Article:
Biologists at the Arkansas Game and Fish Commission are beginning a new monitoring program to help define the impacts of northern snakeheads to fish populations in east Arkansas. According to Jimmy Barnett, AGFC aquatic nuisance species program coordinator, biologists are unsure about the impact the invasive species may have on native fish populations. To get a better understanding of the changes going on under the water, the AGFC will be conducting in-depth fisheries profiles for close to 40 sites near the current range of snakeheads in east Arkansas.

Arkansas-Fight Against Snakeheads Far from Over

“We need to refresh our information on exactly what species are in these areas and what the population dynamics are before the snakehead populations grow to cause any sort of impact,” Barnett said. “These baseline data will be critical in future management of the fisheries and the fight against invasives.”

Barnett says the research also will focus on identifying any natural or manmade barriers that may be blocking snakeheads from spreading to certain parts of the state and maximizing their effect to slow the spread of snakeheads to new bodies of water.

First detected in Arkansas in 2008, the northern snakehead is native to eastern Asia. It has been listed as an injurious species under the Lacey Act, which makes it illegal to import, export or transport the species between states without a permit. Its first occurrence in North America was in 2002, where it was introduced from illegal releases by fish markets because of its popularity as a food source in its native range.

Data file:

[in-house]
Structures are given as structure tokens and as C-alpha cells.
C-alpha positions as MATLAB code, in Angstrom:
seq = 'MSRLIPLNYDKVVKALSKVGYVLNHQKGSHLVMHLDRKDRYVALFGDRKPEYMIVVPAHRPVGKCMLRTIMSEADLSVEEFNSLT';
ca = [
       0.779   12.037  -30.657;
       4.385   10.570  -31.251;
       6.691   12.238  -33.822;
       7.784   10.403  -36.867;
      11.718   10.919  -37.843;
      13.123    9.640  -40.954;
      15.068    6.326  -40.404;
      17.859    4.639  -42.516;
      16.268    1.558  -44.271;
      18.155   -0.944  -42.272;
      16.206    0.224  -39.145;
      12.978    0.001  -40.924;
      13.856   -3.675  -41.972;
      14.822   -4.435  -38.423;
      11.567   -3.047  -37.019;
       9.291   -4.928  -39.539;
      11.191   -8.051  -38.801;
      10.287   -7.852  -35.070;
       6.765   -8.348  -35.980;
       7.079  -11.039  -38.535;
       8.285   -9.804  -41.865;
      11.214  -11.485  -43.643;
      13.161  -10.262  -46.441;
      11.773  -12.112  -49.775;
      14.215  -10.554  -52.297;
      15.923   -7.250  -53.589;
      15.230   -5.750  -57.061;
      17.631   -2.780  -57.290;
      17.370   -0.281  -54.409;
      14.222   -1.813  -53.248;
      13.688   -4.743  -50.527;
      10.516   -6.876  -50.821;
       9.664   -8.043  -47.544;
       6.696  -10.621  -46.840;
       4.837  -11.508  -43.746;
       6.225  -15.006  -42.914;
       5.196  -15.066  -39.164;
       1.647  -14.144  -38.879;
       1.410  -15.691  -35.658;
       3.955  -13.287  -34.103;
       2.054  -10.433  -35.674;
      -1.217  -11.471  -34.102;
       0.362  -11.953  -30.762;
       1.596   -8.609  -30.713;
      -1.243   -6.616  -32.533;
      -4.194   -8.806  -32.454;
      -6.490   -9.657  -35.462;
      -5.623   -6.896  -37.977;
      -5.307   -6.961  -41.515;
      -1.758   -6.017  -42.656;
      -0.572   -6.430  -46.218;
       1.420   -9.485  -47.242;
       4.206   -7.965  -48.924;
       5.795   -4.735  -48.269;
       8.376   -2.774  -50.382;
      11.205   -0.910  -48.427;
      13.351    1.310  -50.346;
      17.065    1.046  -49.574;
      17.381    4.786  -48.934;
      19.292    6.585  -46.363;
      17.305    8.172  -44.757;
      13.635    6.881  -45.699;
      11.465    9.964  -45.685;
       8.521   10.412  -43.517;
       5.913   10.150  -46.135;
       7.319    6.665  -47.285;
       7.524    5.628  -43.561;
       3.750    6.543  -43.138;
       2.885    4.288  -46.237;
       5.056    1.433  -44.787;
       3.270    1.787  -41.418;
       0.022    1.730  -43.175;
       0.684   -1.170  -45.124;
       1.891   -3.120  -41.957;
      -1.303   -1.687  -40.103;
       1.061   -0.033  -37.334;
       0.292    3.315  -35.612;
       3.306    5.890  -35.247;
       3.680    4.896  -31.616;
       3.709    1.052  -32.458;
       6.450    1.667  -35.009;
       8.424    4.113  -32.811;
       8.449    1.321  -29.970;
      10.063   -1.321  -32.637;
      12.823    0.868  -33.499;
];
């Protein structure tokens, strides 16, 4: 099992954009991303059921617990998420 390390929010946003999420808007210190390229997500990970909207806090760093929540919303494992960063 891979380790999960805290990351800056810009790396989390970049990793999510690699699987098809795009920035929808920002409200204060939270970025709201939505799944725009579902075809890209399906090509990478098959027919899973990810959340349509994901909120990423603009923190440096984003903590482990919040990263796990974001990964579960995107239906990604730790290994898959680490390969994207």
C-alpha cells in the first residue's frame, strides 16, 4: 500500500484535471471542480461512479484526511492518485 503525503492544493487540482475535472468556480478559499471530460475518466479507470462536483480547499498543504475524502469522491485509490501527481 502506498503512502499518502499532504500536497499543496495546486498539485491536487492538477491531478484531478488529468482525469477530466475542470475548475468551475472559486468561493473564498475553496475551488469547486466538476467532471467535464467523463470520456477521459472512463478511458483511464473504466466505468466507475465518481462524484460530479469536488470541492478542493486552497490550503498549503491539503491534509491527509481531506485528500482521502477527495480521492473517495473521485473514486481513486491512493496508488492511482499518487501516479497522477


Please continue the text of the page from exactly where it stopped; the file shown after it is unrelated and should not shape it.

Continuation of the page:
The AGFC underwent an extensive eradication attempt within the Piney Creeks drainage near Brinkley not long after the invasive species was found. Since that time, public reports occasionally come in of a snakehead showing up in a nearby watershed.

“Snakeheads have spread slowly since their introduction, but the last three years in a row, we’ve seen them expand their range,” Barnett said. “They once were only found in one of our fisheries districts, but now we’re seeing them reach out to the edges of three other districts.”

Barnett says the recent prolonged flooding in east Arkansas and the drainages connecting the White, Cache and Arkansas rivers may have increased the speed at which the species has spread.

“There have been a lot of sloughs and ditches that have had water in them for a longer period of time that could have helped the species reach new areas,” Barnett said.

Anglers can help the AGFC in the fight against snakeheads by continuing to kill any they catch and reporting them to the regional AGFC office nearest the body of water where it was found.

“People should take a picture of the fish for positive identification, and try to keep the fish until they’ve talked to a biologist about it,” Barnett said. “A native species, the bowfin, looks similar to the snakehead, so we want to verify these sightings to help paint an accurate picture of the species’ expansion.”

Visit for illustrations of the snakehead and its native lookalike, the bowfin.

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